What do you make of the attempt by one of the people arguing against statehood, saying what if we lowered your taxes, what if we just give you lower taxes, would that be enough?

BOWSER: Well, you know, Joy, the people of Washington, D.C. voted on statehood. They didn`t vote to secede from the Union. They didn`t vote to shirk their taxes. They just voted to say that we need equal representation and full autonomy. We need two senators.

You rightly pointed out the ridiculous argument that people can put up yard signs and that`s the same as having two senators. It`s not. The people of Washington, D.C. saw what can happen when we have nobody arguing for us in the Senate in the CARES package. We were shorted $750 million, three quarters of a billion dollars, to respond to a global pandemic. That is what it means to not be represented in the Senate.

We saw Donald Trump attempt to overtake our police department. That`s what it means not to have full autonomy. And the only way we can achieve those things is through statehood. We`re full tax-paying Americans, just like New Yorkers, just like Californians, just like South Dakotans, except we don`t have two senators, and we have to correct that wrong.

REID: What might have been different on January 6th if D.C. had been a state, in terms of your ability to react?

BOWSER: The big difference is that the D.C. National Guard, which is not actually the D.C. National Guard is the president`s guard. The D.C. National Guard reports to the president of the United States.

We know there were some delays in his approval of the guard being deployed to the Capitol building. We already had requested the guard to support D.C. streets and keep D.C. streets safe.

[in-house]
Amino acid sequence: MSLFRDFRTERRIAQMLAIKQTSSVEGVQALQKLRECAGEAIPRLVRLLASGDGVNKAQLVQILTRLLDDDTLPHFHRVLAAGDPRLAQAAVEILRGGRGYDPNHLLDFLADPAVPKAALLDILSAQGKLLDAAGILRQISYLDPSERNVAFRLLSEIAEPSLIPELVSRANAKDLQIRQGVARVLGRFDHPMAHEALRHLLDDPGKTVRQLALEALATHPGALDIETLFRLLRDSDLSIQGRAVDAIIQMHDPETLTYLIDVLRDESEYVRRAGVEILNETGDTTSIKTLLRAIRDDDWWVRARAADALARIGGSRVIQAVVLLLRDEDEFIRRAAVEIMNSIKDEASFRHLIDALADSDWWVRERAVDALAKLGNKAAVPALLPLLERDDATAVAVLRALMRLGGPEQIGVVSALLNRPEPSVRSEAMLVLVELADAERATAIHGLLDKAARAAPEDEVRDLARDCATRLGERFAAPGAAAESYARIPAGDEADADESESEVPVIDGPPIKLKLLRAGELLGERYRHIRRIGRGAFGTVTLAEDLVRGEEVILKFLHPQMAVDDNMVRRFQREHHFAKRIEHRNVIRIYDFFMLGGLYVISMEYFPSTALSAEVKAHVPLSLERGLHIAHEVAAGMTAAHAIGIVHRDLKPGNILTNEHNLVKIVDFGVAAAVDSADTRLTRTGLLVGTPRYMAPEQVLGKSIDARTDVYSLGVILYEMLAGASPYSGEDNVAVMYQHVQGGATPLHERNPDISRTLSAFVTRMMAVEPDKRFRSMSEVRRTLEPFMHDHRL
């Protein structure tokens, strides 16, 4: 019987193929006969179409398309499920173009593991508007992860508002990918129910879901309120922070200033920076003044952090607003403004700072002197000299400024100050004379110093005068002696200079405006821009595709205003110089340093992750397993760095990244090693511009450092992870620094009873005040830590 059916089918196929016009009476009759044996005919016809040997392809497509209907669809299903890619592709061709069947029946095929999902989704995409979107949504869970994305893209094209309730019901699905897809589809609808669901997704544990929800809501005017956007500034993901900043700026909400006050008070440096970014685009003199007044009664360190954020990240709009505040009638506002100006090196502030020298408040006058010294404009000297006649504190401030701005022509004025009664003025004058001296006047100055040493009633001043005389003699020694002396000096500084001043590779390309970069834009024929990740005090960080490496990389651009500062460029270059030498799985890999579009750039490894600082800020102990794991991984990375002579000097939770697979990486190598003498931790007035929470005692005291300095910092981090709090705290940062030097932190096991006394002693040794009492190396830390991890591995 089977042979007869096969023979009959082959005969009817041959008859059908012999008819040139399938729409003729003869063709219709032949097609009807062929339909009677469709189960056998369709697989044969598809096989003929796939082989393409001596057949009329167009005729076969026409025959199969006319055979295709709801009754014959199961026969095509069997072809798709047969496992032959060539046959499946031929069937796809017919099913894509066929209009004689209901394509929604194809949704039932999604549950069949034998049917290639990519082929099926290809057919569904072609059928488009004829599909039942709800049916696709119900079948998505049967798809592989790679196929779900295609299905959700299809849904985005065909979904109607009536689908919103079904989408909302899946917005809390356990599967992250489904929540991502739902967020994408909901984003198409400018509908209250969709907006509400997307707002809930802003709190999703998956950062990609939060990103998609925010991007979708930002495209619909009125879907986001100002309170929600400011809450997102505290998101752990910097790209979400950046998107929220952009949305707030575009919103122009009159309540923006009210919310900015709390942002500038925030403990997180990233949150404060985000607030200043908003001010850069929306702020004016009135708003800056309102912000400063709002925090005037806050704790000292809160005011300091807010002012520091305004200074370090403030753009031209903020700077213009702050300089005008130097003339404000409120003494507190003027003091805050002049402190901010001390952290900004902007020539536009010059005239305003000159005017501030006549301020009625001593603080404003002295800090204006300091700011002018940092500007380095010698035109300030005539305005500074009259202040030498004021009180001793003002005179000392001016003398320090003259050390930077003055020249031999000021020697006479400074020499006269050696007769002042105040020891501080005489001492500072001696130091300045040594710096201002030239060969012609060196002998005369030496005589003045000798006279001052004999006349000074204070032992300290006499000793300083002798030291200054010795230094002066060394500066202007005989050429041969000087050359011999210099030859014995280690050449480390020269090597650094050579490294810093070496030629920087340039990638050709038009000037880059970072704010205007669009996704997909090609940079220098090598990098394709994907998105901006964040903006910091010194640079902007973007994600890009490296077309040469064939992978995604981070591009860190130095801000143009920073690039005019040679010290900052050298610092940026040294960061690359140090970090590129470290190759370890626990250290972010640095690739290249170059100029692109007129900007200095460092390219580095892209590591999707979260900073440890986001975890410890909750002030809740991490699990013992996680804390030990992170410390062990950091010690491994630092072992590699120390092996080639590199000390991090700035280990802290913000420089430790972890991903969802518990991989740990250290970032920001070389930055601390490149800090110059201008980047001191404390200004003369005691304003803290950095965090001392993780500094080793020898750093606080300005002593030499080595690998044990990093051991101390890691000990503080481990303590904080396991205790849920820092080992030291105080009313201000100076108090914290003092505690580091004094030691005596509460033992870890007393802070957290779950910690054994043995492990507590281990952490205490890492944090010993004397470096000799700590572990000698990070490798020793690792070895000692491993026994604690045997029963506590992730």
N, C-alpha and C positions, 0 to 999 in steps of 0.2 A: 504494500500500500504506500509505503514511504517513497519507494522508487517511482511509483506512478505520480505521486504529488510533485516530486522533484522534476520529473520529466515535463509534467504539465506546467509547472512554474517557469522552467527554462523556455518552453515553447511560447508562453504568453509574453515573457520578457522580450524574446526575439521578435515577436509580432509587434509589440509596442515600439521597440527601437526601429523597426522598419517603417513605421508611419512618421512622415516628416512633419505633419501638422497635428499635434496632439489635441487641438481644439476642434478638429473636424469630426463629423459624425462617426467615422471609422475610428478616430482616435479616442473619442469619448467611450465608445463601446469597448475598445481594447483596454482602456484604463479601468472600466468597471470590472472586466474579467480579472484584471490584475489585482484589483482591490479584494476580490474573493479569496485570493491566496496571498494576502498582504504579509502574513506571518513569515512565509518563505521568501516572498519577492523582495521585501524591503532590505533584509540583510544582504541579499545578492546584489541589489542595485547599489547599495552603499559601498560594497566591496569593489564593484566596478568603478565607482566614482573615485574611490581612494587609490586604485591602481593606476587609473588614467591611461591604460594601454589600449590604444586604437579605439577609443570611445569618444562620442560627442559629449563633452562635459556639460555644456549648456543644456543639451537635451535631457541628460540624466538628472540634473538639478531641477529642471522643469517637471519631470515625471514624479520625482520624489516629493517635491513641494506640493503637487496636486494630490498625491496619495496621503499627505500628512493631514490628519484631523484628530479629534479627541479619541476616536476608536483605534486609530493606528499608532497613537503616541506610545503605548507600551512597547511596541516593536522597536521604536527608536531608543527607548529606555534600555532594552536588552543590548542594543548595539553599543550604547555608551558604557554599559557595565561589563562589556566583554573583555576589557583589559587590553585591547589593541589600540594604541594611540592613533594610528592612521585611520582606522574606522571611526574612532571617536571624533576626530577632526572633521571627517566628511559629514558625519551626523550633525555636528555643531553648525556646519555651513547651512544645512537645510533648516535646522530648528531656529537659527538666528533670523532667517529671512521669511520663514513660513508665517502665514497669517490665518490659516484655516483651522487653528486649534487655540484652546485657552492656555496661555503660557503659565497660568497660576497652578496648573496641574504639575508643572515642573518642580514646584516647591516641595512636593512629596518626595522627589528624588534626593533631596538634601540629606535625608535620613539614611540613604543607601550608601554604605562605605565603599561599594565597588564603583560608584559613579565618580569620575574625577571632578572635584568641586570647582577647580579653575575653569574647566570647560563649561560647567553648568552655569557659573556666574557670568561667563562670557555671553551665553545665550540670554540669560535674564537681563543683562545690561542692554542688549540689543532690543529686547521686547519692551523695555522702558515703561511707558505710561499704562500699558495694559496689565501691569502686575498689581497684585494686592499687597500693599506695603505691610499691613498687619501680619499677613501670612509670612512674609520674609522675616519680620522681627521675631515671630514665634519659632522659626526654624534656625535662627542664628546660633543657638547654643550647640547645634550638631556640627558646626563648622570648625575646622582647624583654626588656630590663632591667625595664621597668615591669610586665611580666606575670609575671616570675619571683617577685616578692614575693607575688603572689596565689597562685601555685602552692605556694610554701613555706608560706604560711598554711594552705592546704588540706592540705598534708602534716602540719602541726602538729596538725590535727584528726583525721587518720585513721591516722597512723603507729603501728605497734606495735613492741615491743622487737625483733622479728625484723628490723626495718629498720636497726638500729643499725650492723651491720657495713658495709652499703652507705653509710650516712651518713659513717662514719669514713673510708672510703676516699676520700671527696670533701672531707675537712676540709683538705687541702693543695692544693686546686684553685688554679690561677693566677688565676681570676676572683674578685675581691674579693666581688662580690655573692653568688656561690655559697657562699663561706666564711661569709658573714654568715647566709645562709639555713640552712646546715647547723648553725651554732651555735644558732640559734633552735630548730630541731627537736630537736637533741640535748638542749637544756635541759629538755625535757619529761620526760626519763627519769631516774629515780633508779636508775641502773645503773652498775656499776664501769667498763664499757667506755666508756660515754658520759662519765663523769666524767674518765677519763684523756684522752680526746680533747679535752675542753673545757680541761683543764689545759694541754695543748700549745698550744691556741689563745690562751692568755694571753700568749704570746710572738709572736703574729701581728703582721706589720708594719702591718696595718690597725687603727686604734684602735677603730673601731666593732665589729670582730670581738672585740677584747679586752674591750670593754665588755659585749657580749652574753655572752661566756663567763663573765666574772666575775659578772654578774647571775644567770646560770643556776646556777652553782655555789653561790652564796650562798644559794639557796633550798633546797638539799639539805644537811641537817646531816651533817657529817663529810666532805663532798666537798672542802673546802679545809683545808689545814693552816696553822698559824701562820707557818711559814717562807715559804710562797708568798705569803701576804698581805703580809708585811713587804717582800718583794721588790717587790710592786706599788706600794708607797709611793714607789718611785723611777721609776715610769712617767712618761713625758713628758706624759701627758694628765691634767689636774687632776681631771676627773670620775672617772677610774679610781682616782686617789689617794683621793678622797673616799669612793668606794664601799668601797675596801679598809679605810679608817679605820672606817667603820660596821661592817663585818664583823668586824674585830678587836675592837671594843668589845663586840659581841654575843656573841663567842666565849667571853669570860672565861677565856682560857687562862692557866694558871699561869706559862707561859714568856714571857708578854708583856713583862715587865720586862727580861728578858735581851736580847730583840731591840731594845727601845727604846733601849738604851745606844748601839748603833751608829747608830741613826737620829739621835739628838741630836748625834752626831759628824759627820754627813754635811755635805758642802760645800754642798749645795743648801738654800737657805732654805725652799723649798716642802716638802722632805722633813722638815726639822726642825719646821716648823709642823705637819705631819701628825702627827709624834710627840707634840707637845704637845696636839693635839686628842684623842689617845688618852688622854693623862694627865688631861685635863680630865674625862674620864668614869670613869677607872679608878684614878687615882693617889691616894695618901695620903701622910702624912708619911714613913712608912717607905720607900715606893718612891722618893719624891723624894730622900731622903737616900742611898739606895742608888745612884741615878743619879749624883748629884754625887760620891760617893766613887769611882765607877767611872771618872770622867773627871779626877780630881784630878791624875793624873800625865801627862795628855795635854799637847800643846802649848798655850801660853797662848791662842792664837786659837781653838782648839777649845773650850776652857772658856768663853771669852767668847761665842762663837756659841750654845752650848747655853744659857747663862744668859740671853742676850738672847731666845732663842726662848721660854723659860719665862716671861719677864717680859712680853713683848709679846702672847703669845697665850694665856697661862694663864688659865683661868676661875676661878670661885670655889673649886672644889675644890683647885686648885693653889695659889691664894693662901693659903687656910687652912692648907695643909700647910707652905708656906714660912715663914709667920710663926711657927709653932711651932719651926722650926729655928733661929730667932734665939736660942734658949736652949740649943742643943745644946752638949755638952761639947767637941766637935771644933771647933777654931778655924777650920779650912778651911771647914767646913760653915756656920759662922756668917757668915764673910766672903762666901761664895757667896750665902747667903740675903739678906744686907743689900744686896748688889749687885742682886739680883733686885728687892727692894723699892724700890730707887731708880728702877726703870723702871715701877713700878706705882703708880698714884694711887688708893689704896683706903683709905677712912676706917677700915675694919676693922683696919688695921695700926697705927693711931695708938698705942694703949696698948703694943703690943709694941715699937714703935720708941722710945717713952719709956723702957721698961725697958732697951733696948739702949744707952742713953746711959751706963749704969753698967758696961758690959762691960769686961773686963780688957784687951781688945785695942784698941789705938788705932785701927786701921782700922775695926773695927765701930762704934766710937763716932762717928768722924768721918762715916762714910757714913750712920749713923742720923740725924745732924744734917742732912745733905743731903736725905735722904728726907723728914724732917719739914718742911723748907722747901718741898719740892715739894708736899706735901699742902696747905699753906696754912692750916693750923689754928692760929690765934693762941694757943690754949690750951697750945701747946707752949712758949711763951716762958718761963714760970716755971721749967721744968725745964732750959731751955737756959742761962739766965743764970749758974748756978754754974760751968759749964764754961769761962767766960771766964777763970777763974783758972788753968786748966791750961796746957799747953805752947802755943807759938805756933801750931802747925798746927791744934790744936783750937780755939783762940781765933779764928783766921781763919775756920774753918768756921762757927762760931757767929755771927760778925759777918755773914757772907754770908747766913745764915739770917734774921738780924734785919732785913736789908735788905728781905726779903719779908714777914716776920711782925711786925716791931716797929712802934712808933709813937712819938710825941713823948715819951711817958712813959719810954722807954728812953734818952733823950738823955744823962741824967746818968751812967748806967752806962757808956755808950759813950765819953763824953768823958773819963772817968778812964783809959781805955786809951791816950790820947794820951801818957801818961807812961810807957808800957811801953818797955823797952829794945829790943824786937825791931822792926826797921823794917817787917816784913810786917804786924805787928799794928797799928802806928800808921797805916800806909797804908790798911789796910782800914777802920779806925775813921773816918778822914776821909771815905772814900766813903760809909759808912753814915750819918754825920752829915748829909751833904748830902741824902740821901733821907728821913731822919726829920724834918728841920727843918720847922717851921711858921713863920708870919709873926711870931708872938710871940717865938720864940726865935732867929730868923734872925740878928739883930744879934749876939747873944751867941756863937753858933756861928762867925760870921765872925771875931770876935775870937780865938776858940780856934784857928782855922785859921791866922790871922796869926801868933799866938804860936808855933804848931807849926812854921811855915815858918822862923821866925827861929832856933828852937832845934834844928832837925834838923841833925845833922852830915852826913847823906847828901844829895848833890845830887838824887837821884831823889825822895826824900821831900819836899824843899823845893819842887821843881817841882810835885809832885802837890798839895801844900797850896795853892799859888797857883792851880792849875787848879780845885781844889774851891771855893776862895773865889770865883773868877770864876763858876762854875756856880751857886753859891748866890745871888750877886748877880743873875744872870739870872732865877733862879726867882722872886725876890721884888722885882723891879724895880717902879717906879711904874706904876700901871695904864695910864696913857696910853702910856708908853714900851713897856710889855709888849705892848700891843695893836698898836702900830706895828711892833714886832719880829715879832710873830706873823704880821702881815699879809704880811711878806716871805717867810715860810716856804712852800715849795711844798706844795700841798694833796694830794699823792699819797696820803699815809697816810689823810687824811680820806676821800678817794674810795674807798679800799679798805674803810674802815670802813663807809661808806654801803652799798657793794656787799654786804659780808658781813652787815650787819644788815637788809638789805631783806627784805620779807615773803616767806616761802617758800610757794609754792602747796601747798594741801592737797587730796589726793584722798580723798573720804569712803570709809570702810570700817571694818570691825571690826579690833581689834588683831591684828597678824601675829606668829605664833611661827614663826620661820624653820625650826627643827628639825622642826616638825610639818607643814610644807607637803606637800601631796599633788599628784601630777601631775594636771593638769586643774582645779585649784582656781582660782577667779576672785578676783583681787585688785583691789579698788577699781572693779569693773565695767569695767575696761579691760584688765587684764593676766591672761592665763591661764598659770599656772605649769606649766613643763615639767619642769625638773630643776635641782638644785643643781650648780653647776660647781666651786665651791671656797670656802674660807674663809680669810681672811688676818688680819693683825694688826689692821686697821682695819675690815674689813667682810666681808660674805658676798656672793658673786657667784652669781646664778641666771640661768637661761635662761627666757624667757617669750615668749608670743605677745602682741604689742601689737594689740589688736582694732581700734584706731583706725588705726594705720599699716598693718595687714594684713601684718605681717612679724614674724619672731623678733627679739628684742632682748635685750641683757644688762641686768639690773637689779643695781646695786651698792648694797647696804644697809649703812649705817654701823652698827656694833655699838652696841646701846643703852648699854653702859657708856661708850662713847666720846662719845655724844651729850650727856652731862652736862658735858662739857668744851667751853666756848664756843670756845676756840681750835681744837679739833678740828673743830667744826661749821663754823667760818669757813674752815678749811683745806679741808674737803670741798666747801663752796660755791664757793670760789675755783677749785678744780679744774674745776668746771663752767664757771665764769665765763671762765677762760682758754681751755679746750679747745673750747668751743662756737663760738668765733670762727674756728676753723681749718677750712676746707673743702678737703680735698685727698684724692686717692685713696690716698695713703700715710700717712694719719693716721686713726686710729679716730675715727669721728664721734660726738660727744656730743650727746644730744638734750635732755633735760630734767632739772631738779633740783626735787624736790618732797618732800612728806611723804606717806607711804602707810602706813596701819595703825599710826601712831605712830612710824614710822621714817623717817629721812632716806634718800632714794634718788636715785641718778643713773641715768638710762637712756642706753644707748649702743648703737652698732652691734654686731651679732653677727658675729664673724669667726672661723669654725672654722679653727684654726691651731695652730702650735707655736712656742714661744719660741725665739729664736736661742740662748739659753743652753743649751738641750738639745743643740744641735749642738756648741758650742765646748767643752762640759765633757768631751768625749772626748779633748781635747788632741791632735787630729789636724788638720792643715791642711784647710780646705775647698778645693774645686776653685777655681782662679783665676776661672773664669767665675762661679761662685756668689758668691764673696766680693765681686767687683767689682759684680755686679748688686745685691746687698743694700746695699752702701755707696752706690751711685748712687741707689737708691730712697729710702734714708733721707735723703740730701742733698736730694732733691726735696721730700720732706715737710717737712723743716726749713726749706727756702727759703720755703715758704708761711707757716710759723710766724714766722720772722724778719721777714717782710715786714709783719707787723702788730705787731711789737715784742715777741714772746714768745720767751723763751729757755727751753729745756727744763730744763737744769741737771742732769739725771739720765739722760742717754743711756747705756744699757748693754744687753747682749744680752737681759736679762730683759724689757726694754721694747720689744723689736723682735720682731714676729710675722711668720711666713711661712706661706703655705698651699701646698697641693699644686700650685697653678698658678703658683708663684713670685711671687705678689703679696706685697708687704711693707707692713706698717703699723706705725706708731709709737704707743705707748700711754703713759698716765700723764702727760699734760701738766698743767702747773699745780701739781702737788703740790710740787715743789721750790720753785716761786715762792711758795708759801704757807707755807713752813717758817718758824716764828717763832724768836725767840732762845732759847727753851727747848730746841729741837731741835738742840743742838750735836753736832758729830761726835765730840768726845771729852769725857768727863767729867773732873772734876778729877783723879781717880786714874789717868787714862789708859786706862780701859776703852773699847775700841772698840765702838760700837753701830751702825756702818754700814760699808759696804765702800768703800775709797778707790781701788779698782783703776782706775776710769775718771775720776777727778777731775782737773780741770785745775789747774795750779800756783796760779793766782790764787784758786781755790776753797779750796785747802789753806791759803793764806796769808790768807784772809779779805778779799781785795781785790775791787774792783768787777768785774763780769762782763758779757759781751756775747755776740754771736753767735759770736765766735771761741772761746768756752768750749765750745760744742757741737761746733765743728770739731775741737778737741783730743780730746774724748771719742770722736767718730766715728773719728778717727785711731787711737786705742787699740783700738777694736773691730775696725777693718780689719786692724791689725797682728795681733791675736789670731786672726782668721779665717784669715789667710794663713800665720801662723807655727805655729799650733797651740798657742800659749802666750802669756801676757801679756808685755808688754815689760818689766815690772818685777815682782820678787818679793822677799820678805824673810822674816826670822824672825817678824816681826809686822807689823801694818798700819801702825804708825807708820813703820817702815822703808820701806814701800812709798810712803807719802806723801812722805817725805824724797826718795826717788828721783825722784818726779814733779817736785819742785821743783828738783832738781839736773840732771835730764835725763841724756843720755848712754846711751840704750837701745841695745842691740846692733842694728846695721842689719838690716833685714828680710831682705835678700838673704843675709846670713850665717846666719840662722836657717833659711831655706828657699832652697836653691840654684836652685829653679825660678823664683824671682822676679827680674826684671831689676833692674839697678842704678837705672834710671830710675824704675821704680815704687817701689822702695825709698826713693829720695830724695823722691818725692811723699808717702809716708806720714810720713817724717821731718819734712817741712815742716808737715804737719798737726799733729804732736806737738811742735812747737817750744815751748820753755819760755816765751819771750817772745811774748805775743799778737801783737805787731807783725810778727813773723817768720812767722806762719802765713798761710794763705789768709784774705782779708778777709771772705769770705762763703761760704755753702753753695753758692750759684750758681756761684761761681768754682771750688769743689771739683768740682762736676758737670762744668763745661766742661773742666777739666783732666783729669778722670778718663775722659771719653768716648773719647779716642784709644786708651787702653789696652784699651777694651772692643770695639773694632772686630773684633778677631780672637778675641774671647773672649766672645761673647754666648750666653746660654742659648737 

I would have immediately deployed the guard that we`re working with my police department to the Capitol. You would not have seen that three-hour delay.

REID: And would you want to see the filibuster ended, because that seems to be the only way that D.C. is going to be able to get statehood?

BOWSER: I support how Senator Schumer is going to get this bill through. We make the argument, Joy, that this is as much a voting rights issue as all the voter suppression that we see around the country.

Seven hundred and twelve thousand tax-paying Americans don`t have a representative, a voting representative in Congress and no senators. And that is in our view a civil rights and voting rights issue that should be undertaken with HR-1.

REID: Yeah, but we will see what happens. We`re definitely going to be keeping our eyes on this one. It`s an important issue.

Mayor Muriel Bowser, thank you so much for being here.

And before we go, the sports world lost a legend yesterday. NBA hall of famer Elgin Baylor played 14 seasons with the Lakers beginning in 1958. "The New York Times" noted his acrobatic brilliance foreshadowed the athleticism of later generation of states. In a statement, the Lakers` CEO said: Elgin was the superstar of his era. Only three players had ever scored more points in a single. David Thompson, Wilt Chamberlain and Kobe Bryant.

He was later an executive with the L.A. Clippers. Elgin Baylor died Monday with his wife and daughter by his side. And deepest condolences to them. He was 86 years old.

That is tonight`s REIDOUT. And before we go to this -- this is a hard turn. I just want to wish my bestie, Kim McCray, a very happy birthday. It`s her birthday, so I told her I was going to give her a shout-out. That`s my hard turn. That is my shout-out.

So, with every sort of sad and difficult story that we have, we also want something positive. So, happy birthday, Kim.